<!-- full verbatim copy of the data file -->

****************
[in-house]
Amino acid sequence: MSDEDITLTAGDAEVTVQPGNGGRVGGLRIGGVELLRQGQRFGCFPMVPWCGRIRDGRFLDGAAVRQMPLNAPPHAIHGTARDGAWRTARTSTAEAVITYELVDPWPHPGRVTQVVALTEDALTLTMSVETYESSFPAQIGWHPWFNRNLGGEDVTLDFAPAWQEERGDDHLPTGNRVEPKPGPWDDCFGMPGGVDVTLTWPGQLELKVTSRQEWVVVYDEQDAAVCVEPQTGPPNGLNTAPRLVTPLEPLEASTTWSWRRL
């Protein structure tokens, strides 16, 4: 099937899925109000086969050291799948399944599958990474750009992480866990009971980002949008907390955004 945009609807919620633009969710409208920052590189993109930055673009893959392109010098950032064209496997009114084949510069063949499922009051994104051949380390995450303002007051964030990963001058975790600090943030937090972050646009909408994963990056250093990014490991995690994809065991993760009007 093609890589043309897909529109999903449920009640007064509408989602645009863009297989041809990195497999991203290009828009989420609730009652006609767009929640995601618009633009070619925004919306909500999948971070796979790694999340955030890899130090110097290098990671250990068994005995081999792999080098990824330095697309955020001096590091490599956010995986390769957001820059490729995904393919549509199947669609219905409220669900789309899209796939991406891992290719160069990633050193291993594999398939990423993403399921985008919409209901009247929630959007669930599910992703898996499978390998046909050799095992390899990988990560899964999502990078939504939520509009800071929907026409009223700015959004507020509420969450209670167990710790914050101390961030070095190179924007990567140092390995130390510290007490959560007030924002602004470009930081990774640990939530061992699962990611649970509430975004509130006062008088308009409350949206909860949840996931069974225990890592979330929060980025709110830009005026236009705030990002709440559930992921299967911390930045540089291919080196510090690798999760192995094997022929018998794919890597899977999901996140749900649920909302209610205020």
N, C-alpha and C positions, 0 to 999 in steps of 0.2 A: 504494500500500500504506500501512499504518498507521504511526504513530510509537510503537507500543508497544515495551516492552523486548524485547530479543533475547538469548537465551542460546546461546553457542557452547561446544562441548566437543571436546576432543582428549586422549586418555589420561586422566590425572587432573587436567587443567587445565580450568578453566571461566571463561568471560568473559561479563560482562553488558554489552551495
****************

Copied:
[in-house]
Amino acid sequence: MSDEDITLTAGDAEVTVQPGNGGRVGGLRIGGVELLRQGQRFGCFPMVPWCGRIRDGRFLDGAAVRQMPLNAPPHAIHGTARDGAWRTARTSTAEAVITYELVDPWPHPGRVTQVVALTEDALTLTMSVETYESSFPAQIGWHPWFNRNLGGEDVTLDFAPAWQEERGDDHLPTGNRVEPKPGPWDDCFGMPGGVDVTLTWPGQLELKVTSRQEWVVVYDEQDAAVCVEPQTGPPNGLNTAPRLVTPLEPLEASTTWSWRRL
């Protein structure tokens, strides 16, 4: 099937899925109000086969050291799948399944599958990474750009992480866990009971980002949008907390955004 945009609807919620633009969710409208920052590189993109930055673009893959392109010098950032064209496997009114084949510069063949499922009051994104051949380390995450303002007051964030990963001058975790600090943030937090972050646009909408994963990056250093990014490991995690994809065991993760009007 093609890589043309897909529109999903449920009640007064509408989602645009863009297989041809990195497999991203290009828009989420609730009652006609767009929640995601618009633009070619925004919306909500999948971070796979790694999340955030890899130090110097290098990671250990068994005995081999792999080098990824330095697309955020001096590091490599956010995986390769957001820059490729995904393919549509199947669609219905409220669900789309899209796939991406891992290719160069990633050193291993594999398939990423993403399921985008919409209901009247929630959007669930599910992703898996499978390998046909050799095992390899990988990560899964999502990078939504939520509009800071929907026409009223700015959004507020509420969450209670167990710790914050101390961030070095190179924007990567140092390995130390510290007490959560007030924002602004470009930081990774640990939530061992699962990611649970509430975004509130006062008088308009409350949206909860949840996931069974225990890592979330929060980025709110830009005026236009705030990002709440559930992921299967911390930045540089291919080196510090690798999760192995094997022929018998794919890597899977999901996140749900649920909302209610205020």
N, C-alpha and C positions, 0 to 999 in steps of 0.2 A: 504494500500500500504506500501512499504518498507521504511526504513530510509537510503537507500543508497544515495551516492552523486548524485547530479543533475547538469548537465551542460546546461546553457542557452547561446544562441548566437543571436546576432543582428549586422549586418555589420561586422566590425572587432573587436567587443567587445565580450568578453566571461566571463561568471560568473559561479563560482562553488558554489552551495